Wednesday, February 01, 2012

The Oz lets the truth slip out…

While the 'The Australian' newspaper is certainly no friend of your Old Uncle Victor, having verballed him more than once, and has been host to several extremely nasty 'journalists' over the years, they have occasionally given credence to the old adage that it is an ill wind that blows no good. The article reproduced below is about as honest an assessment of the recent 'Shoolia' incident as one could find in the lame-stream meeja.

'Softly softly' policy tangles up police
WHEN the dust finally settled on the Australia Day debacle in Canberra one thing was apparent: there were no winners. The Aboriginal cause suffered a huge body blow that will take years to repair, along with the reputation of the Australian Federal Police, which quite simply had a shocker.
The AFP's actions on that memorable day, or lack of actions, to be more precise, were in the finest traditions of the modern day British-Australian policing model, which is to avoid confrontation at all costs and give the impression of being in control when clearly they are not. In NSW during the past decade, we have had the lion's share of policing shockers: the Cronulla riots, the Redfern and Macquarie Fields riots, as well as The Chaser's internationally embarrassing venture during the Asia-Pacific Economic Co-operation summit in 2007.
But recently, things have changed here with the police now more willing to confront large protest groups and occasionally get down and dirty in breaking up illegal protests. But it appears the AFP and its management group is ready to take over as the nation's most inept police department. You didn't have to be an ex-cop to stare in disbelief at what unfolded on television screens as the Aboriginal "protest" turned into a mini riot and when the former turns into the latter, it is illegal and needs swift and determined action on the part of the police.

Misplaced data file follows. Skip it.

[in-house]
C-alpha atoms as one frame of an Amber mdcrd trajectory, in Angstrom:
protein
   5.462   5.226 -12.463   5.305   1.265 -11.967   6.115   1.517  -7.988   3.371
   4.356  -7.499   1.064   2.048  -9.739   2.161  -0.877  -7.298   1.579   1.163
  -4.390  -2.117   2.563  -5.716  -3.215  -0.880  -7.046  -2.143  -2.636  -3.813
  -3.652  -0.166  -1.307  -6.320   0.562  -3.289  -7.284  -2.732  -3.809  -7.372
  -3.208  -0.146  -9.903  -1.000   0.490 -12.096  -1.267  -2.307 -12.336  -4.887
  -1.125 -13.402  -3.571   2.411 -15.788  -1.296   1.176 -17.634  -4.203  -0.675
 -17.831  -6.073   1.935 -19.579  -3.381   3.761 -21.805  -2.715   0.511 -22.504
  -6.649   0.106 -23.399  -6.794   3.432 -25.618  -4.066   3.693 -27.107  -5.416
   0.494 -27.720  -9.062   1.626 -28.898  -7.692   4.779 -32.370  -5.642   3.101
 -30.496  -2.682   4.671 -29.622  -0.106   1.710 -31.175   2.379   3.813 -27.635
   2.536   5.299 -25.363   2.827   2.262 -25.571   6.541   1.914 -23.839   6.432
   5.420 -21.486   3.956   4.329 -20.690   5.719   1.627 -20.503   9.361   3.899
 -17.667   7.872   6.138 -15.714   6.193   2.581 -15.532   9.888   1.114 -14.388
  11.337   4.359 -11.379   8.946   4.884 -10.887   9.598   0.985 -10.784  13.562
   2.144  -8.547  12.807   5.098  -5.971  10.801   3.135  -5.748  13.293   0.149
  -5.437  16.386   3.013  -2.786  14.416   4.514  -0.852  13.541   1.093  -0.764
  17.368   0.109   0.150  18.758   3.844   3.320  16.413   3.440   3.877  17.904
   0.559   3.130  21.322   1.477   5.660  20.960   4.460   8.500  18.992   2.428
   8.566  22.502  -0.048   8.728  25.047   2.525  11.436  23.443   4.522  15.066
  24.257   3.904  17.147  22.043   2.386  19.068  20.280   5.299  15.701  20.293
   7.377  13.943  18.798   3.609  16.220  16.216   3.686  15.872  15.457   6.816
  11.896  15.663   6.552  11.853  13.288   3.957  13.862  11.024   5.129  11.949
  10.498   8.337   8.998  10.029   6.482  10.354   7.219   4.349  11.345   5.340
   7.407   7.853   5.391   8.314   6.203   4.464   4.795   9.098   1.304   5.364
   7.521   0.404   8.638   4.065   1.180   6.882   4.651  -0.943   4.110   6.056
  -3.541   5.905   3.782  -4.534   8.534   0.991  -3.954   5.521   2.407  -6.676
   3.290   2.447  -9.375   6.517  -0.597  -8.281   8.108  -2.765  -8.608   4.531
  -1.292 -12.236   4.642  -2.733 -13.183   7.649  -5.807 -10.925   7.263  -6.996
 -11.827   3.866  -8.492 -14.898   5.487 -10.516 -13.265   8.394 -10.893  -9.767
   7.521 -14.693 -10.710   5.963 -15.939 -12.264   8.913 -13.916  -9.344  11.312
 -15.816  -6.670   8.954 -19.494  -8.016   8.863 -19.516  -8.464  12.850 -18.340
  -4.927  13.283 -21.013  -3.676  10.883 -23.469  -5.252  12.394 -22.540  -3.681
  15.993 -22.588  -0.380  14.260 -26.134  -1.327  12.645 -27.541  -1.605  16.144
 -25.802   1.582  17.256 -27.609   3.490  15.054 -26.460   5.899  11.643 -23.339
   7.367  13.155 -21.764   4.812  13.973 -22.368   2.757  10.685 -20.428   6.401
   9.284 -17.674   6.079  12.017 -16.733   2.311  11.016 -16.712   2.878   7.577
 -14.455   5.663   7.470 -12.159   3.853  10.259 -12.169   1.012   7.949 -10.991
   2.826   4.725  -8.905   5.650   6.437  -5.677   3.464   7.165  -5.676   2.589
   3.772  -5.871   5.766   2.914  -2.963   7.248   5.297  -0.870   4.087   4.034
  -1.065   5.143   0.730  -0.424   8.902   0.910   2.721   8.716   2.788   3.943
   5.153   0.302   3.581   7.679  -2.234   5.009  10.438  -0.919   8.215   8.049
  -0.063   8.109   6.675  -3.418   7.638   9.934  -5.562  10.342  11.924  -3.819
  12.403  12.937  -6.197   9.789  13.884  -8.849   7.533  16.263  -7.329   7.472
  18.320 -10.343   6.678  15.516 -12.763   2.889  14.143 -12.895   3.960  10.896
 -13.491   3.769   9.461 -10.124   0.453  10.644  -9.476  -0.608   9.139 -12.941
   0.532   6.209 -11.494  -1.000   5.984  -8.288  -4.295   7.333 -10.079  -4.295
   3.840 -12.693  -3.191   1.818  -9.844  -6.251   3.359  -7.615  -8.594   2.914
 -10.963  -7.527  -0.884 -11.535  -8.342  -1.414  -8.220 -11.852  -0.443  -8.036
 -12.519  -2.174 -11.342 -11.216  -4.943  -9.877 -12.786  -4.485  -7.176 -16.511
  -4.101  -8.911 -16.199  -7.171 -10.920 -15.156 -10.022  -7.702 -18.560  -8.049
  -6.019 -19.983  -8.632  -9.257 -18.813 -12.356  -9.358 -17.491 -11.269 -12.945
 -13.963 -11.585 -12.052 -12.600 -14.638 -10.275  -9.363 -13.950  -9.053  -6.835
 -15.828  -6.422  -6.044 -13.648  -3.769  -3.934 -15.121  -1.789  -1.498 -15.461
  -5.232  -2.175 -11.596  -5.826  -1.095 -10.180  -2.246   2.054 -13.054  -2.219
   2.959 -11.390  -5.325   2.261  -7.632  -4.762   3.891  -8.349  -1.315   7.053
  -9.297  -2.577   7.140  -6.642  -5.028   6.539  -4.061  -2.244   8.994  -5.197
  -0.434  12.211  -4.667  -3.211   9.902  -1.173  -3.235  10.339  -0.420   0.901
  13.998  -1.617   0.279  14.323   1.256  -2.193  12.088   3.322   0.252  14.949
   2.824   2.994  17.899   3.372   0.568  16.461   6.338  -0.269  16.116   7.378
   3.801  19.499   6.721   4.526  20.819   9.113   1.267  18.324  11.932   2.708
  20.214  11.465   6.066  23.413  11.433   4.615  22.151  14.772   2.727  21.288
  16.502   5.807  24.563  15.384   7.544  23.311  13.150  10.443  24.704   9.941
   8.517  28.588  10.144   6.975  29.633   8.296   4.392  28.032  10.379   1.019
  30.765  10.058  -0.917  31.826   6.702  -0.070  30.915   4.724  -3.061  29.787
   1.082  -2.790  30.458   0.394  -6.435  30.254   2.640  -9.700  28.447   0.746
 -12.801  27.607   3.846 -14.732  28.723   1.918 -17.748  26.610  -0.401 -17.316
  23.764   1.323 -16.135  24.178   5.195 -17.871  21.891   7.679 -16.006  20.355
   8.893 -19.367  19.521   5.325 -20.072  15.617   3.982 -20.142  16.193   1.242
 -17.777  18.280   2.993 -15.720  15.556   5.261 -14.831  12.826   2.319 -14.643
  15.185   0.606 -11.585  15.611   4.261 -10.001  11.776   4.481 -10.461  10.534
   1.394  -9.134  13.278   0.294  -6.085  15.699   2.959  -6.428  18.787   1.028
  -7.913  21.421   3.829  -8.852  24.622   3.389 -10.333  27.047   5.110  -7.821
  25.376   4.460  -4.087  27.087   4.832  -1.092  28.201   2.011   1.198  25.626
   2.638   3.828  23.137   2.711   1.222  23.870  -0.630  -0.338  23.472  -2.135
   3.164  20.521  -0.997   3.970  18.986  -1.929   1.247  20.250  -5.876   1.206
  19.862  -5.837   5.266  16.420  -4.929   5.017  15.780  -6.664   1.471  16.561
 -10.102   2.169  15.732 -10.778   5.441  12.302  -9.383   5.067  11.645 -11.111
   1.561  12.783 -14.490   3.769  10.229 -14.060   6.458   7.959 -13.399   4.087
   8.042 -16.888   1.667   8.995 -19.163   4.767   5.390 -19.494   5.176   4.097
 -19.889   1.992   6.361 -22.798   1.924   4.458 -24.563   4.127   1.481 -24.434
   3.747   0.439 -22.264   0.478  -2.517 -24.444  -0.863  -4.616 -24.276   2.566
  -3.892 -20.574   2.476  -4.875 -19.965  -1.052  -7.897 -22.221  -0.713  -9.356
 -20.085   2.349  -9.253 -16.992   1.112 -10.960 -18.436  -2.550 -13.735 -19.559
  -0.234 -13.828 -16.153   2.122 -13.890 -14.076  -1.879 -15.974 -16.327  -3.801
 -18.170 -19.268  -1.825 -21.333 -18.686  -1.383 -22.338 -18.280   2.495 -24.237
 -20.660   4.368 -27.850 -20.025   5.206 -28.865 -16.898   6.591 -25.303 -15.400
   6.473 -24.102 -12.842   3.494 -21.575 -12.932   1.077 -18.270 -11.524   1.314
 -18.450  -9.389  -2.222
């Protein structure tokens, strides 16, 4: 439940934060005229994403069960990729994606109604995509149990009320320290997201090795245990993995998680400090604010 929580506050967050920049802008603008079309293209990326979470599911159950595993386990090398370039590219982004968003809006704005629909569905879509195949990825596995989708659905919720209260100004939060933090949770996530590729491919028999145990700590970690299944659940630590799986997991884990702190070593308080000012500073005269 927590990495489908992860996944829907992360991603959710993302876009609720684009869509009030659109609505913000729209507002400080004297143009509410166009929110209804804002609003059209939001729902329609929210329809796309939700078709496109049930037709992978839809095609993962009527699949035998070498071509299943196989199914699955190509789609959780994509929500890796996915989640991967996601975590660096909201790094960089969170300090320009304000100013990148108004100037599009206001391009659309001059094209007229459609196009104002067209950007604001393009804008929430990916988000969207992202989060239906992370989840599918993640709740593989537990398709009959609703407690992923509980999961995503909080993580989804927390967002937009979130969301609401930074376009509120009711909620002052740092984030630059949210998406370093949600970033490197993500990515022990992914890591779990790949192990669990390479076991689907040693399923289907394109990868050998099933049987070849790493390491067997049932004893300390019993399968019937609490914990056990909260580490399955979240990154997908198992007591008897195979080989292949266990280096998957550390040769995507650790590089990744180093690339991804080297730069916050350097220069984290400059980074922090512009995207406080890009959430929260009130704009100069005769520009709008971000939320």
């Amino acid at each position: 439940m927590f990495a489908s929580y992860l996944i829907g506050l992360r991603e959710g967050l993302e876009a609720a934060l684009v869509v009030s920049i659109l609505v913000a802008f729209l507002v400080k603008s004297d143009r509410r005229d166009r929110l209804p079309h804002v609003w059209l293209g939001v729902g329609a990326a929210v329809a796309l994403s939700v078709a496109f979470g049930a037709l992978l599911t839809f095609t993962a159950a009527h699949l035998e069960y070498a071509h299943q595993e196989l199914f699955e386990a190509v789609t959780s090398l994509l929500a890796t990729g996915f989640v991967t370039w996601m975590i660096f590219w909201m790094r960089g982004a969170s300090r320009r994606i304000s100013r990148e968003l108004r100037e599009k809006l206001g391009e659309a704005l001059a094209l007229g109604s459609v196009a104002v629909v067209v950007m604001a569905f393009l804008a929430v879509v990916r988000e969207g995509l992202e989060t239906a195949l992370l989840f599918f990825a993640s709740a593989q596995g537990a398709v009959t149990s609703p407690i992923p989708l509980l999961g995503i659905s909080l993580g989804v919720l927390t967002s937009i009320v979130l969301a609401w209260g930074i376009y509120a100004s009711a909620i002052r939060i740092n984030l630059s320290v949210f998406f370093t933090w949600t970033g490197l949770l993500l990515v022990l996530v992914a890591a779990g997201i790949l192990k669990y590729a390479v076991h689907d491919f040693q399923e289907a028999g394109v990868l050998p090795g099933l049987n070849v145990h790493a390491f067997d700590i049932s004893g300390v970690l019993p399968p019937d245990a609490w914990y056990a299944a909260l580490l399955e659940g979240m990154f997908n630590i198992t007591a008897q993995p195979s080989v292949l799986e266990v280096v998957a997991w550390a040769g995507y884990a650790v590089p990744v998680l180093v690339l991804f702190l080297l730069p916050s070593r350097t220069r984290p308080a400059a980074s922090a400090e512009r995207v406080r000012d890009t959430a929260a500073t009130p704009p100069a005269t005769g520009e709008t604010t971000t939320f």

After the Prime Minister and the Opposition Leader were bundled into their car and hurriedly driven off to safety, the police should have rounded up the ringleaders and anyone else police officers could identify as having committed a criminal offence. And there were plenty that I saw during the short television coverage. For instance, police officers being pushed about constitutes an assault. Those mugs should have been dragged from the scene and placed immediately in holding cells to be charged.
Those who attempted to get at Australia's Prime Minister and Opposition Leader as they attempted to get to their car should also have been rounded up on public disorder or affray charges. Then the ringleaders who whipped up the crowd with inflammatory speeches peppered with racist remarks, should be publicly paraded before being charged with inciting the riot and other criminal offences arising from the actions of those that they incited.
However I thought the real star of the afternoon was the anonymous senior police officer recorded by the media giving this gem of an interview shortly after the riot subsided. "We believe in being quite flexible in our policing actions with these people. . . We have no intention of arresting anyone for no unreasonable cause."